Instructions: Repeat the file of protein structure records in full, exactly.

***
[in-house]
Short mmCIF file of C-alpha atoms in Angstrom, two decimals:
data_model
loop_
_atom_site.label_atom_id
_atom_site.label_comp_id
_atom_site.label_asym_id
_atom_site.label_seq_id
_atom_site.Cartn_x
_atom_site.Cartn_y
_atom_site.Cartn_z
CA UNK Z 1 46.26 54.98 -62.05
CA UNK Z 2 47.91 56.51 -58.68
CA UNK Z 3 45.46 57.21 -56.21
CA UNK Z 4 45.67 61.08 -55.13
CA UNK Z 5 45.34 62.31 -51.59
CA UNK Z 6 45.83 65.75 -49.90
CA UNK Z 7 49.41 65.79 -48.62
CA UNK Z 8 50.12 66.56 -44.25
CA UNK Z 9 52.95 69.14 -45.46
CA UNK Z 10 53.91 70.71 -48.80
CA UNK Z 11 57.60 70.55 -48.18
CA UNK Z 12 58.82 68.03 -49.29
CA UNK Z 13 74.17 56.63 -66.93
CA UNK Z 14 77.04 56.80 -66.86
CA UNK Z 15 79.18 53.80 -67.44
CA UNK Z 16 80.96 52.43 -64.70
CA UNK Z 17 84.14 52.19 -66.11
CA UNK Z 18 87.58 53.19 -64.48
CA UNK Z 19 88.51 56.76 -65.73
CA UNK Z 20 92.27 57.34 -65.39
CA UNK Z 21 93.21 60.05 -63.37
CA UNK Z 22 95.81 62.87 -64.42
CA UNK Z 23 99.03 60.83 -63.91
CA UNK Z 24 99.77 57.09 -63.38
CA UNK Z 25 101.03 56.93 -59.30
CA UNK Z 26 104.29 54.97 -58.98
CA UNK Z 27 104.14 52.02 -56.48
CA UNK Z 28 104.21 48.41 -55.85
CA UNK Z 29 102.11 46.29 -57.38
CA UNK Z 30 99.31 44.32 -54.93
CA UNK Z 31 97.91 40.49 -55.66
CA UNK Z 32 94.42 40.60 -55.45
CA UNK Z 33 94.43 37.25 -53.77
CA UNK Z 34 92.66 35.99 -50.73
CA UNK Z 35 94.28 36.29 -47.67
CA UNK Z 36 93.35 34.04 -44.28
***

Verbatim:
[in-house]
Short mmCIF file of C-alpha atoms in Angstrom, two decimals:
data_model
loop_
_atom_site.label_atom_id
_atom_site.label_comp_id
_atom_site.label_asym_id
_atom_site.label_seq_id
_atom_site.Cartn_x
_atom_site.Cartn_y
_atom_site.Cartn_z
CA UNK Z 1 46.26 54.98 -62.05
CA UNK Z 2 47.91 56.51 -58.68
CA UNK Z 3 45.46 57.21 -56.21
CA UNK Z 4 45.67 61.08 -55.13
CA UNK Z 5 45.34 62.31 -51.59
CA UNK Z 6 45.83 65.75 -49.90
CA UNK Z 7 49.41 65.79 -48.62
CA UNK Z 8 50.12 66.56 -44.25
CA UNK Z 9 52.95 69.14 -45.46
CA UNK Z 10 53.91 70.71 -48.80
CA UNK Z 11 57.60 70.55 -48.18
CA UNK Z 12 58.82 68.03 -49.29
CA UNK Z 13 74.17 56.63 -66.93
CA UNK Z 14 77.04 56.80 -66.86
CA UNK Z 15 79.18 53.80 -67.44
CA UNK Z 16 80.96 52.43 -64.70
CA UNK Z 17 84.14 52.19 -66.11
CA UNK Z 18 87.58 53.19 -64.48
CA UNK Z 19 88.51 56.76 -65.73
CA UNK Z 20 92.27 57.34 -65.39
CA UNK Z 21 93.21 60.05 -63.37
CA UNK Z 22 95.81 62.87 -64.42
CA UNK Z 23 99.03 60.83 -63.91
CA UNK Z 24 99.77 57.09 -63.38
CA UNK Z 25 101.03 56.93 -59.30
CA UNK Z 26 104.29 54.97 -58.98
CA UNK Z 27 104.14 52.02 -56.48
CA UNK Z 28 104.21 48.41 -55.85
CA UNK Z 29 102.11 46.29 -57.38
CA UNK Z 30 99.31 44.32 -54.93
CA UNK Z 31 97.91 40.49 -55.66
CA UNK Z 32 94.42 40.60 -55.45
CA UNK Z 33 94.43 37.25 -53.77
CA UNK Z 34 92.66 35.99 -50.73
CA UNK Z 35 94.28 36.29 -47.67
CA UNK Z 36 93.35 34.04 -44.28